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The Effect of Atmospheric Water Vapor on Neutron Count in the Cosmic-Ray Soil Moisture Observing System

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  • 1 Department of Hydrology and Water Resources, University of Arizona, Tucson, Arizona
  • | 2 Department of Hydrology and Water Resources, and Department of Atmospheric Sciences, University of Arizona, Tucson, Arizona
  • | 3 Department of Hydrology and Water Resources, University of Arizona, Tucson, Arizona
  • | 4 Department of Atmospheric Sciences, University of Arizona, Tucson, Arizona
  • | 5 School of Natural Resources and Environment, University of Arizona, Tucson, Arizona
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Abstract

The cosmic-ray method for measuring soil moisture, used in the Cosmic-Ray Soil Moisture Observing System (COSMOS), relies on the exceptional ability of hydrogen to moderate fast neutrons. Sources of hydrogen near the ground, other than soil moisture, affect the neutron measurement and therefore must be quantified. This study investigates the effect of atmospheric water vapor on the cosmic-ray probe signal and evaluates the fast neutron response in realistic atmospheric conditions using the neutron transport code Monte Carlo N-Particle eXtended (MCNPX). The vertical height of influence of the sensor in the atmosphere varies between 412 and 265 m in dry and wet atmospheres, respectively. Model results show that atmospheric water vapor near the surface affects the neutron intensity signal by up to 12%, corresponding to soil moisture differences on the order of 0.10 m3 m−3. A simple correction is defined to identify the true signal associated with integrated soil moisture that rescales the measured neutron intensity to that which would have been observed in the atmospheric conditions prevailing on the day of sensor calibration. Use of this approach is investigated with in situ observations at two sites characterized by strong seasonality in water vapor where standard meteorological measurements are readily available.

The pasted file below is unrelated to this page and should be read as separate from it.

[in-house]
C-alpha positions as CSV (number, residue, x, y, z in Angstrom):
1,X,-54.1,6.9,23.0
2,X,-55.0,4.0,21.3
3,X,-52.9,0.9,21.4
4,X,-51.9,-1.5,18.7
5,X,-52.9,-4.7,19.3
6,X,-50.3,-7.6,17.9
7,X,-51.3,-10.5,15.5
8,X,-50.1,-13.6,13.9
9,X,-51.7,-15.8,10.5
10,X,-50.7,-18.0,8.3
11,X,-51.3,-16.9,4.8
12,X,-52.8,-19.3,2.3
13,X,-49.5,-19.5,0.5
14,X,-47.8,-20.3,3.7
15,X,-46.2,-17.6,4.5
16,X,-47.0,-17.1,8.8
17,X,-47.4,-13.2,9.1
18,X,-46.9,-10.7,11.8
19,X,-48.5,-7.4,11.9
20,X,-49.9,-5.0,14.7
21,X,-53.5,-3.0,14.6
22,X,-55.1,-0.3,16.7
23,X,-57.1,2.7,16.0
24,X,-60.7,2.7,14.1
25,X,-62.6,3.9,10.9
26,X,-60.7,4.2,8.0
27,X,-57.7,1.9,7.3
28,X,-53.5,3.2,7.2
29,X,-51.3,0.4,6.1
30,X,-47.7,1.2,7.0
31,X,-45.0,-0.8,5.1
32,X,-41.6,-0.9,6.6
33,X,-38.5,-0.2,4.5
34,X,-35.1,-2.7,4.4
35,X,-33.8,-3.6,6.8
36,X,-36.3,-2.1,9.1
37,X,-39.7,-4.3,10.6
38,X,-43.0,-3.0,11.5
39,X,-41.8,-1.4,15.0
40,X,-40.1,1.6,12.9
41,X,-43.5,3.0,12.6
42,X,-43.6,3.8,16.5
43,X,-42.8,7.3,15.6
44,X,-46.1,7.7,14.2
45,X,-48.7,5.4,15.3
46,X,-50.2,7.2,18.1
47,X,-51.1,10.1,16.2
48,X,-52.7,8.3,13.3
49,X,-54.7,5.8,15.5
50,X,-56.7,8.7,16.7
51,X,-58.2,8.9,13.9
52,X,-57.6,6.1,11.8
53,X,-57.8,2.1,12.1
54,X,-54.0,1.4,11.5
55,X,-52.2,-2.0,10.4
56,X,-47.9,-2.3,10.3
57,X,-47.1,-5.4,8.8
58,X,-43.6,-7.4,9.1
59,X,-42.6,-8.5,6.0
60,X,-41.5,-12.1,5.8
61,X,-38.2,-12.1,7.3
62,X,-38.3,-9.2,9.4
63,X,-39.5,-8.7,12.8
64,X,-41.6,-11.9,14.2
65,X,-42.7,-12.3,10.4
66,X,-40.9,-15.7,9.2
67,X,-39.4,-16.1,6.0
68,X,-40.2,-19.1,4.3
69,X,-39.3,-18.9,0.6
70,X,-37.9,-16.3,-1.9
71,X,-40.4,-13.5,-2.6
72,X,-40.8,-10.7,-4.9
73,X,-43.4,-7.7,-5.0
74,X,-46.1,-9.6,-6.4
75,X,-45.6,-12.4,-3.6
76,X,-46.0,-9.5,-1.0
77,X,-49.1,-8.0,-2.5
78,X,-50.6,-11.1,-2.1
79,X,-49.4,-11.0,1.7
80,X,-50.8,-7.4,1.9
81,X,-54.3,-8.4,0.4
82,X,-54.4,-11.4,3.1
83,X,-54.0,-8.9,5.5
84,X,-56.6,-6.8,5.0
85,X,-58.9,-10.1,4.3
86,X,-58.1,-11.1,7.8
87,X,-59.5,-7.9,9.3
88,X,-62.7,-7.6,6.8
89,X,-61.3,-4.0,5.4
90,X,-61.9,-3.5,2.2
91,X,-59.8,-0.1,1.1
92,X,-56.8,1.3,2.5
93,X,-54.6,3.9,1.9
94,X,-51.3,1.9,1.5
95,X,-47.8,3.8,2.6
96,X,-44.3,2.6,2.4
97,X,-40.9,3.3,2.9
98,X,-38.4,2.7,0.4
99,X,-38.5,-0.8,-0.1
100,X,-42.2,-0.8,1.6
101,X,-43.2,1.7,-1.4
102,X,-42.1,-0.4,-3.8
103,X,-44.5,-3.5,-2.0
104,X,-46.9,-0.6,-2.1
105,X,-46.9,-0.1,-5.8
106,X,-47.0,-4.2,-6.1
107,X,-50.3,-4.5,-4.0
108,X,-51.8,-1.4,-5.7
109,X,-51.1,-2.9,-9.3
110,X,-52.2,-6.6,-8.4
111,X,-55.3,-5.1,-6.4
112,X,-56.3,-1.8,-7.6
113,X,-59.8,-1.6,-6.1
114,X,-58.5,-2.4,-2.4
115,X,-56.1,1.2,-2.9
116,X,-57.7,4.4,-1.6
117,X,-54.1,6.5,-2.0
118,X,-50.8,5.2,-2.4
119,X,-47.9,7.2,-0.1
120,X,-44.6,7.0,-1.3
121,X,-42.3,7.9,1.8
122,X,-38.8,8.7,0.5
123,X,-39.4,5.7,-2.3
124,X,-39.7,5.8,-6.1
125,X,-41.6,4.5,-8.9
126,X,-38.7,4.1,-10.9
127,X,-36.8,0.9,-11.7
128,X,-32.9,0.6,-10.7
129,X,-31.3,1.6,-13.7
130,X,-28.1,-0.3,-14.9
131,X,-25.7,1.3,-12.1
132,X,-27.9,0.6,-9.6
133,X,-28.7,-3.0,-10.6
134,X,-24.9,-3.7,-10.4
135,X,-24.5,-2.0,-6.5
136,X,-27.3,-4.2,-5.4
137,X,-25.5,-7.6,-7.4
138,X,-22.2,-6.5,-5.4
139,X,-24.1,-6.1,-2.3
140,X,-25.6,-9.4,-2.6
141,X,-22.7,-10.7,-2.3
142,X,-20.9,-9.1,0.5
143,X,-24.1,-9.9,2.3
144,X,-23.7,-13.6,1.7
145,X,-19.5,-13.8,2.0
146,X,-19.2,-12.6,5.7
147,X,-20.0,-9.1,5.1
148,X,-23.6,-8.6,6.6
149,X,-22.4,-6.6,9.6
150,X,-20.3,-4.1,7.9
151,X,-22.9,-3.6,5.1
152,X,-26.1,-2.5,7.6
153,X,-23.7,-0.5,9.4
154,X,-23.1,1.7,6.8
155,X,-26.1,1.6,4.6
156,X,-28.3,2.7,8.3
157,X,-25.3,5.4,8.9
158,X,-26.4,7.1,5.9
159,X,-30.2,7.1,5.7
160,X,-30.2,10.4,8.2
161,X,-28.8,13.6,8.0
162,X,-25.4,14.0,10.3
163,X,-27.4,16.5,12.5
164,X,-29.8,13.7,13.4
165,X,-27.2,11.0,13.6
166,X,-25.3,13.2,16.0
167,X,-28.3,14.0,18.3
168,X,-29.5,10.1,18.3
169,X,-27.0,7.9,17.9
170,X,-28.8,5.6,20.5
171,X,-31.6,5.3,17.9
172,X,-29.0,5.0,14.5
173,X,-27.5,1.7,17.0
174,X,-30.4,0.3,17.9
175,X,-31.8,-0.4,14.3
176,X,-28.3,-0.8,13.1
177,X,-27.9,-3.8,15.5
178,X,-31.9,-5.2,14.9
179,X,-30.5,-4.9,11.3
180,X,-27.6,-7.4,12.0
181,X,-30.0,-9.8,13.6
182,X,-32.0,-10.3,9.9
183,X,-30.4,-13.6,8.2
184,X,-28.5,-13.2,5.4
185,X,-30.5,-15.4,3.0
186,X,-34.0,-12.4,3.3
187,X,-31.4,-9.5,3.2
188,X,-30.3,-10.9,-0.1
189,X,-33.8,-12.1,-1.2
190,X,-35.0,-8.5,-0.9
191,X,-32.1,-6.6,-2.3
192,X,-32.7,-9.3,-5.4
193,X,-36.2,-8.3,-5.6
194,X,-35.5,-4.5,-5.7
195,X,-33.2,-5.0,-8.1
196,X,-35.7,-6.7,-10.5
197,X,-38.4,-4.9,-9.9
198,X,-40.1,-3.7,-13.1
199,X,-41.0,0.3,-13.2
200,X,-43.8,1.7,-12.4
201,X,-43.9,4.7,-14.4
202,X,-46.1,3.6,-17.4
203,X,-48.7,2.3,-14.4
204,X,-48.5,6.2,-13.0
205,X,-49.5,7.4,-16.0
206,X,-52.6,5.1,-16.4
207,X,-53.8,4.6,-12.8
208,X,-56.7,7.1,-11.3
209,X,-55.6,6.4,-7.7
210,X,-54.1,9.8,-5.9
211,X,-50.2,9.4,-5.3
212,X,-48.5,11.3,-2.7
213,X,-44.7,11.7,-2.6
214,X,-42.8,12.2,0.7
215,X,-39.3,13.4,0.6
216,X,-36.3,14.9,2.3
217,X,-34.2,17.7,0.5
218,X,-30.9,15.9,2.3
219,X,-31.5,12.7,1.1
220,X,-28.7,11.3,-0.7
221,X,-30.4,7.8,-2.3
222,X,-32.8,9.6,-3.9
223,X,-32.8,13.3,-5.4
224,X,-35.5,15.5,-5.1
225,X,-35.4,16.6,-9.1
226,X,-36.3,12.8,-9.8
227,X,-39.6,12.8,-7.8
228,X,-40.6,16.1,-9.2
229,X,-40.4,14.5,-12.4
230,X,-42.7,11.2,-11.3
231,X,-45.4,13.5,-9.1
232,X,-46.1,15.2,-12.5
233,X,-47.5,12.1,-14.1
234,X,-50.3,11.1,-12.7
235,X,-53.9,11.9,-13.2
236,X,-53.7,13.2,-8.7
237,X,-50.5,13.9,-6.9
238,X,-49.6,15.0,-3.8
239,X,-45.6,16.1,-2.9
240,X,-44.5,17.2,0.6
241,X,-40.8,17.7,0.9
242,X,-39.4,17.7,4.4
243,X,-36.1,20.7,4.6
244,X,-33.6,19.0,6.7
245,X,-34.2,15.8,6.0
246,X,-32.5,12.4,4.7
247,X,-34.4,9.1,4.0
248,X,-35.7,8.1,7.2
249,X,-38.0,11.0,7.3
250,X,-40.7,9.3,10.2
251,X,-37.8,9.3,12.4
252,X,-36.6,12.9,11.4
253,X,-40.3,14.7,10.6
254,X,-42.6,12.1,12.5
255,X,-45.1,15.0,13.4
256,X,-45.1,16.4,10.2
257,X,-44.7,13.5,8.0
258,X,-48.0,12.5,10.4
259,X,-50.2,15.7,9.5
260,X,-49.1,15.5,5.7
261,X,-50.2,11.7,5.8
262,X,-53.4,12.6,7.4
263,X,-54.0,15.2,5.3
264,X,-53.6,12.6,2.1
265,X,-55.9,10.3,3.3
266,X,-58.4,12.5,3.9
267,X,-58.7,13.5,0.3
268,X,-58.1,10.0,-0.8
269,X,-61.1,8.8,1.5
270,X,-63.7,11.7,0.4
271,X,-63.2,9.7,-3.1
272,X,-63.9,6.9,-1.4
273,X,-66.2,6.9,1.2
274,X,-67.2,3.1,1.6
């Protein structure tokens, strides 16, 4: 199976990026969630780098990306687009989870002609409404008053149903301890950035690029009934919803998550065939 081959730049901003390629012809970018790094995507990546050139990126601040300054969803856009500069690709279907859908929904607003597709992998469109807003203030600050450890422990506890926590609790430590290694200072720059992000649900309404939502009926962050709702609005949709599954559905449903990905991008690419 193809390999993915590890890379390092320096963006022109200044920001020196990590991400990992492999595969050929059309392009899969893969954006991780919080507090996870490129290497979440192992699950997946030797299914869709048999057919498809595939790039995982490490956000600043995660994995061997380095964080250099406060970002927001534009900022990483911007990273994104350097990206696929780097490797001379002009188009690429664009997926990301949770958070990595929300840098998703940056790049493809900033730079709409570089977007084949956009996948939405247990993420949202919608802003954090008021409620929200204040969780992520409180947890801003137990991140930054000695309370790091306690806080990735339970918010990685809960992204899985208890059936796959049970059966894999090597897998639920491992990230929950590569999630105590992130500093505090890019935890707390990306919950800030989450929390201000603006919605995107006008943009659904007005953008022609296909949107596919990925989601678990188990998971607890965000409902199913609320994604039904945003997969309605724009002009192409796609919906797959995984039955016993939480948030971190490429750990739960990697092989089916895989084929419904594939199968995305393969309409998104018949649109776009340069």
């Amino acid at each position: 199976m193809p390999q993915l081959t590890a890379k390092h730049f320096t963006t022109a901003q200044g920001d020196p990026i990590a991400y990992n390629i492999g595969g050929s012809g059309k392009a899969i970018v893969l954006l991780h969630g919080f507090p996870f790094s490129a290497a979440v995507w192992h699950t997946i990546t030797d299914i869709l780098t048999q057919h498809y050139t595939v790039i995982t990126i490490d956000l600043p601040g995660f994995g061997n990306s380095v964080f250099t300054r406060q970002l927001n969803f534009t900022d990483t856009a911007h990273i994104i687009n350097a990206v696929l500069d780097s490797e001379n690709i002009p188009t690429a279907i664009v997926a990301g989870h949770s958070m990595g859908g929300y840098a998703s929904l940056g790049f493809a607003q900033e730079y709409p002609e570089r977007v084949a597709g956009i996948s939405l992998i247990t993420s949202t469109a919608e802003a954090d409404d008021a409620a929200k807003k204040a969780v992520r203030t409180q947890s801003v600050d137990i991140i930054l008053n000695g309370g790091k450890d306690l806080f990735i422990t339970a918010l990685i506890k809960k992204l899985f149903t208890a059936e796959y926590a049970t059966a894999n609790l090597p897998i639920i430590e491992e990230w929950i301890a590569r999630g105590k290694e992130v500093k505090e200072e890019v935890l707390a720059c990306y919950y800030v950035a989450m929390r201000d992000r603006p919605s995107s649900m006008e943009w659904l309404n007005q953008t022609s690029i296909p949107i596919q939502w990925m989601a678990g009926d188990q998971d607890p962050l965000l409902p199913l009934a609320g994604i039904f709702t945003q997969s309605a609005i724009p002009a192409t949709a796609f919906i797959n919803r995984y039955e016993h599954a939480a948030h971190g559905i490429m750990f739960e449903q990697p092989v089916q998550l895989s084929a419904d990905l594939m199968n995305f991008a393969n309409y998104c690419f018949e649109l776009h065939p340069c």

Current affiliation: Department of Civil Engineering, Queen's School of Engineering, University of Bristol, Bristol, United Kingdom.

Corresponding author address: Rafael Rosolem, Department of Civil Engineering, Queen's School of Engineering, University of Bristol, 2.20 Queen's Building, University Walk, Bristol BS8 1TR, United Kingdom. E-mail: rafael.rosolem@bristol.ac.uk

Abstract

The cosmic-ray method for measuring soil moisture, used in the Cosmic-Ray Soil Moisture Observing System (COSMOS), relies on the exceptional ability of hydrogen to moderate fast neutrons. Sources of hydrogen near the ground, other than soil moisture, affect the neutron measurement and therefore must be quantified. This study investigates the effect of atmospheric water vapor on the cosmic-ray probe signal and evaluates the fast neutron response in realistic atmospheric conditions using the neutron transport code Monte Carlo N-Particle eXtended (MCNPX). The vertical height of influence of the sensor in the atmosphere varies between 412 and 265 m in dry and wet atmospheres, respectively. Model results show that atmospheric water vapor near the surface affects the neutron intensity signal by up to 12%, corresponding to soil moisture differences on the order of 0.10 m3 m−3. A simple correction is defined to identify the true signal associated with integrated soil moisture that rescales the measured neutron intensity to that which would have been observed in the atmospheric conditions prevailing on the day of sensor calibration. Use of this approach is investigated with in situ observations at two sites characterized by strong seasonality in water vapor where standard meteorological measurements are readily available.

Current affiliation: Department of Civil Engineering, Queen's School of Engineering, University of Bristol, Bristol, United Kingdom.

Corresponding author address: Rafael Rosolem, Department of Civil Engineering, Queen's School of Engineering, University of Bristol, 2.20 Queen's Building, University Walk, Bristol BS8 1TR, United Kingdom. E-mail: rafael.rosolem@bristol.ac.uk
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